Bemidji leaders tell their stories during CEO in the Classroom event
Many people can think back to their ninth-grade year and wish they would’ve known more about career paths and development.
BEMIDJI — Many people can think back to their ninth-grade year and wish they would’ve known more about career paths and development.
This is exactly what Abby Randall, executive director for the Bemidji Area Chamber of Commerce, encouraged 20 local CEO to keep in mind while presenting their own journeys to freshmen at Bemidji High School as part of the annual CEO in the Classroom event on Wednesday.
The chamber collaborated with Bemidji Career Academies — a program within the high school that aims to create learning opportunities for students and industry partners in order to prepare the next generation of employees and community leaders — to host the event in its second consecutive year.
“Your story is what matters,” Randall said to the area leaders ahead of their presentations. “Share everything from your challenges, what you did wrong, what you did right and how you got to where you are today. That’s what we’re looking for. We want to build connections with our youth.”
Detailing their journeys
Dispersing into their individual classrooms, the CEO detailed several facets of adulthood as a way for freshmen to begin thinking beyond high school graduation.
Superintendent Jeremy Olson along with Bemidji State and Northwest Technical College President John Hoffman spoke on their respective journeys that lead them to their education administration positions.
Olson originally planned to be an attorney while Hoffman was convinced he would become a pastor. When Olson found his passion in education as a teacher, he found it important to challenge himself by taking his first administrative position as a principal before coming to Bemidji Area Schools.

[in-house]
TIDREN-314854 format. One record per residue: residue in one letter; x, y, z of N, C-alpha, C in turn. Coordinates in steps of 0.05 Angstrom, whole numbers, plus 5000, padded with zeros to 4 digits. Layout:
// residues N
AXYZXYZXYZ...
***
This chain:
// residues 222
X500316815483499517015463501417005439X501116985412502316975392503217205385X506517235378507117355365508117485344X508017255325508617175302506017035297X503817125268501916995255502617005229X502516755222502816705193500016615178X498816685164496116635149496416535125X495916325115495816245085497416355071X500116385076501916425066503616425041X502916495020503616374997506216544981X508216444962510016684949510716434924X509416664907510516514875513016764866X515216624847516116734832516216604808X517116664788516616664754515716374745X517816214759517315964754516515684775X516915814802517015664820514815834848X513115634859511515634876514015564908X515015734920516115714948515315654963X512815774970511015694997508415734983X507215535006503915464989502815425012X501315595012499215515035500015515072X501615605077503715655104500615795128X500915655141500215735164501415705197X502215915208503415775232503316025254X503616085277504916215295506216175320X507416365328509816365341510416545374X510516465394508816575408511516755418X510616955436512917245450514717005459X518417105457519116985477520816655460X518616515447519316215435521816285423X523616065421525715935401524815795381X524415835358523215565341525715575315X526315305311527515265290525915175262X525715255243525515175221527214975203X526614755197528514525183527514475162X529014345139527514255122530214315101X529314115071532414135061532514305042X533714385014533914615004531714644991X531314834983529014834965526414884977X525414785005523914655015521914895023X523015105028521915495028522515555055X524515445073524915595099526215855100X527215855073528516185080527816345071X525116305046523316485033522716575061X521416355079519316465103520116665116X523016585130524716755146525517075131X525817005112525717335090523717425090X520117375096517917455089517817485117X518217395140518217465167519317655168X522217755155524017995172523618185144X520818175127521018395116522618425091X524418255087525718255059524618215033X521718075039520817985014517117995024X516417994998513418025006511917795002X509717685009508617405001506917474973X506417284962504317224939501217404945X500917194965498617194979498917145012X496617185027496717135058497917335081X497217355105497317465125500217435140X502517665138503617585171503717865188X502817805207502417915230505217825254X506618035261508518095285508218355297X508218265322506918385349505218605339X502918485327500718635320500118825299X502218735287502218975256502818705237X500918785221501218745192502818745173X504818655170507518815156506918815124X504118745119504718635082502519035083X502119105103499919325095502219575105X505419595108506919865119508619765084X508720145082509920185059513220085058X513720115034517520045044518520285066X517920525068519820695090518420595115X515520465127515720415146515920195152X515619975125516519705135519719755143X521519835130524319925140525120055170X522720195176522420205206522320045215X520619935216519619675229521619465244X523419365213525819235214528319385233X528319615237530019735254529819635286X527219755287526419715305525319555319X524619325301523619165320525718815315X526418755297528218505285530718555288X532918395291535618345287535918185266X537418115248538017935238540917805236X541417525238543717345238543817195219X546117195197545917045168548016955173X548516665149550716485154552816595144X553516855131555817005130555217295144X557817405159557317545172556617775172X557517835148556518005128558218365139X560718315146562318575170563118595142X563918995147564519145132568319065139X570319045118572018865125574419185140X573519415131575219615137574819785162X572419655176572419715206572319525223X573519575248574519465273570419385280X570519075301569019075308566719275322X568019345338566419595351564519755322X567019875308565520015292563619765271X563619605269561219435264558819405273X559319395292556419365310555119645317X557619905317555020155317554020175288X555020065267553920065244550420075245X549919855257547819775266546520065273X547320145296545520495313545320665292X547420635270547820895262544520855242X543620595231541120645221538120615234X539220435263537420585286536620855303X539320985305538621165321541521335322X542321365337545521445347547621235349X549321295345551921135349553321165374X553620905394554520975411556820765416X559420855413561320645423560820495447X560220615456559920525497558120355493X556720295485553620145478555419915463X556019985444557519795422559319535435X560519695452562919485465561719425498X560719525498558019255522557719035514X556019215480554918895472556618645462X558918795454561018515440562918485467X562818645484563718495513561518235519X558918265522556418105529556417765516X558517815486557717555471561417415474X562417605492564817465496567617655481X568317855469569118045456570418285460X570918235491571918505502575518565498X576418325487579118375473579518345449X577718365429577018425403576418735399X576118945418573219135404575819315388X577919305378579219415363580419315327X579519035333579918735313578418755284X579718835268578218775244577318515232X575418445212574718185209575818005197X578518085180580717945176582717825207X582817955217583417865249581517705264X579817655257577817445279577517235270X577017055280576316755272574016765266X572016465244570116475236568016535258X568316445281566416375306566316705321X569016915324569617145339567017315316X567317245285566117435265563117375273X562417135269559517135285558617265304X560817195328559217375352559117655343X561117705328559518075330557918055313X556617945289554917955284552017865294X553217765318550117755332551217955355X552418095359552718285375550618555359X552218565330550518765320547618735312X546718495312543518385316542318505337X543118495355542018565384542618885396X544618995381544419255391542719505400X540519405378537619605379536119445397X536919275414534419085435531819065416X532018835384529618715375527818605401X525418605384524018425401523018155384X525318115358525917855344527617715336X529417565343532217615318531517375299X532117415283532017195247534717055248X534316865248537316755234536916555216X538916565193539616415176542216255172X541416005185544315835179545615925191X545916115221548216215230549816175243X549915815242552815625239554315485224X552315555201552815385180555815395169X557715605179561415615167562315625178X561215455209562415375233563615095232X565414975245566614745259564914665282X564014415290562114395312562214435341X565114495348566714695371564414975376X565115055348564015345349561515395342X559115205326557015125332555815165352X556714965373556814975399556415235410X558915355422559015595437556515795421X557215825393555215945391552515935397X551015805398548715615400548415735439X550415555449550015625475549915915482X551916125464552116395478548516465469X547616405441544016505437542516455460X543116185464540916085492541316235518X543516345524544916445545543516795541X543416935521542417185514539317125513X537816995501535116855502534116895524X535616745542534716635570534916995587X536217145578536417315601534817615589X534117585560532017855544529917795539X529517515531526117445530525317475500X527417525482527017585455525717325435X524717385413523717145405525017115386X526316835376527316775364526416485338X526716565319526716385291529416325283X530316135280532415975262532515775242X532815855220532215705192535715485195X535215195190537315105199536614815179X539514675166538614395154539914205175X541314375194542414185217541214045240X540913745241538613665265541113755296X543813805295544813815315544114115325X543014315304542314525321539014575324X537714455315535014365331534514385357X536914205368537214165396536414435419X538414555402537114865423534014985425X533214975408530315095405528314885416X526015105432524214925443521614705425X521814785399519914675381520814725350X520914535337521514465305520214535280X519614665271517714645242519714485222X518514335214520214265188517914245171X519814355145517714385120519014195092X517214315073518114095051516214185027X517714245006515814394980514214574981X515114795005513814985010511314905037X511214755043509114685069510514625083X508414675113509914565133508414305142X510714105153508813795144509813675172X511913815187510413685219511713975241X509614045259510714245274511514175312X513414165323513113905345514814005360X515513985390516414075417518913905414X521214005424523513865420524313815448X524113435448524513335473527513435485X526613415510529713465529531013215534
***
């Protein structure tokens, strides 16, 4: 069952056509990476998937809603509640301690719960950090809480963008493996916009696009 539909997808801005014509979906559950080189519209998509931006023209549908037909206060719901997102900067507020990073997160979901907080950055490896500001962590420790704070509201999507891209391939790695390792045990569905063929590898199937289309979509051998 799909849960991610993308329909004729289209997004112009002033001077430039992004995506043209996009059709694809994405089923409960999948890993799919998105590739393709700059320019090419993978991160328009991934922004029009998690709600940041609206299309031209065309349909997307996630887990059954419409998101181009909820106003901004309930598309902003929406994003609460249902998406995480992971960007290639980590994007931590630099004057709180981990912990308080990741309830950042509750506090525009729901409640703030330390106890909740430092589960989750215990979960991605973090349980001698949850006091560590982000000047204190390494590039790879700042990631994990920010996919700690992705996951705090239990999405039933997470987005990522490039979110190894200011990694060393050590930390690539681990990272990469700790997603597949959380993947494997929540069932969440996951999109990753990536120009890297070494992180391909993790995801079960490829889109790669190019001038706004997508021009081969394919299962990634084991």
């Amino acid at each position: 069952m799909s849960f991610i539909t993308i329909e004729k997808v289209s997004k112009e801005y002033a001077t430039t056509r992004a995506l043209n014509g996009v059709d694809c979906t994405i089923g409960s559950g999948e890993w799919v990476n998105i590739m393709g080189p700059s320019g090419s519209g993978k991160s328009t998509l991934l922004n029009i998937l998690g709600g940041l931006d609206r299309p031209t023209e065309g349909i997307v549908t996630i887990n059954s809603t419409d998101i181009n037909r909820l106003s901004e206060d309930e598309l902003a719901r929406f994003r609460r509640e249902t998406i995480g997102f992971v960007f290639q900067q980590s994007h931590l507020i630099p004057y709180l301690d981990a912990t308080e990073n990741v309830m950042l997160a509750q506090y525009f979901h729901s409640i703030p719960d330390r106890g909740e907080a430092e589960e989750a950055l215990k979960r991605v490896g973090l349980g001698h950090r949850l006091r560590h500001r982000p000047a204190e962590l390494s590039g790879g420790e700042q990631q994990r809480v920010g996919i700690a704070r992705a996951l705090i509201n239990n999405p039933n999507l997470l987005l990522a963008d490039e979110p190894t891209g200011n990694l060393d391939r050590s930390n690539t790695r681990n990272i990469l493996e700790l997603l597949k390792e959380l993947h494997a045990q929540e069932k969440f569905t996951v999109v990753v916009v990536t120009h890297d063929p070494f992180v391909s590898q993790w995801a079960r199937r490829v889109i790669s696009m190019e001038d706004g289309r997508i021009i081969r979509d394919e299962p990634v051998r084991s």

“It was scary thinking of moving up from that teacher position to a principal position because I hadn’t done that before,” Olson said. “I didn’t know if it was going to go well, but I had to say ‘yes’ to doing the hard things.”
Hoffman joked that his pastoral pursuits fell through because pastors worked on Sundays, the same day as football games. He then shared that at least half of the students in the classroom will end up working in jobs that have not been created yet.
“You must prepare yourself now by making the right choices that will give you more options later in life,” Hoffman said.
Mark and Amanda Haugen, owners of Fox Lake Campground of Bemidji, spoke on fiscal responsibility and the moving parts of being business owners.
Mark shared that a living wage in Minnesota today is around $34,350, and spoke to the relationship between a person’s wage and their lifestyle.
“The thing that kills most people’s opportunities financially is they increase their lifestyle with their wage. As soon as they’re earning $35,000 a year, they go out and buy a new vehicle that’s maybe worth $20,000,” Mark detailed. “They increase their rent, maybe they’re going out to eat a little bit more.
“But if every time you get that raise, bringing in some more money and you spend it, are you really advancing your life? Are you creating wealth or the opportunity to have your own business?”
As his first time taking part in CEO in the Classroom, Olson considers the program a great opportunity to expose students to the realities of life after high school.
“I’m hoping that they start to look at ‘how do I match my passions with my future opportunities?’” Olson said. “The district is very committed to making sure that we connect kids with their passions and wanting to prepare kids for life after high school.”
Following these presentations, Bemidji Career Academies Coordinator Jenny Fraley hopes the collaborative effort between the career academies and the Bemidji Chamber will benefit students in a variety of ways.
“The biggest benefit is that they’re able to connect and see themselves in the CEOs,” Fraley said. “When the CEOs come, the students recognize some of the businesses they’re talking about, they recognize some of the locations, and they're able to start thinking ahead just a little bit.”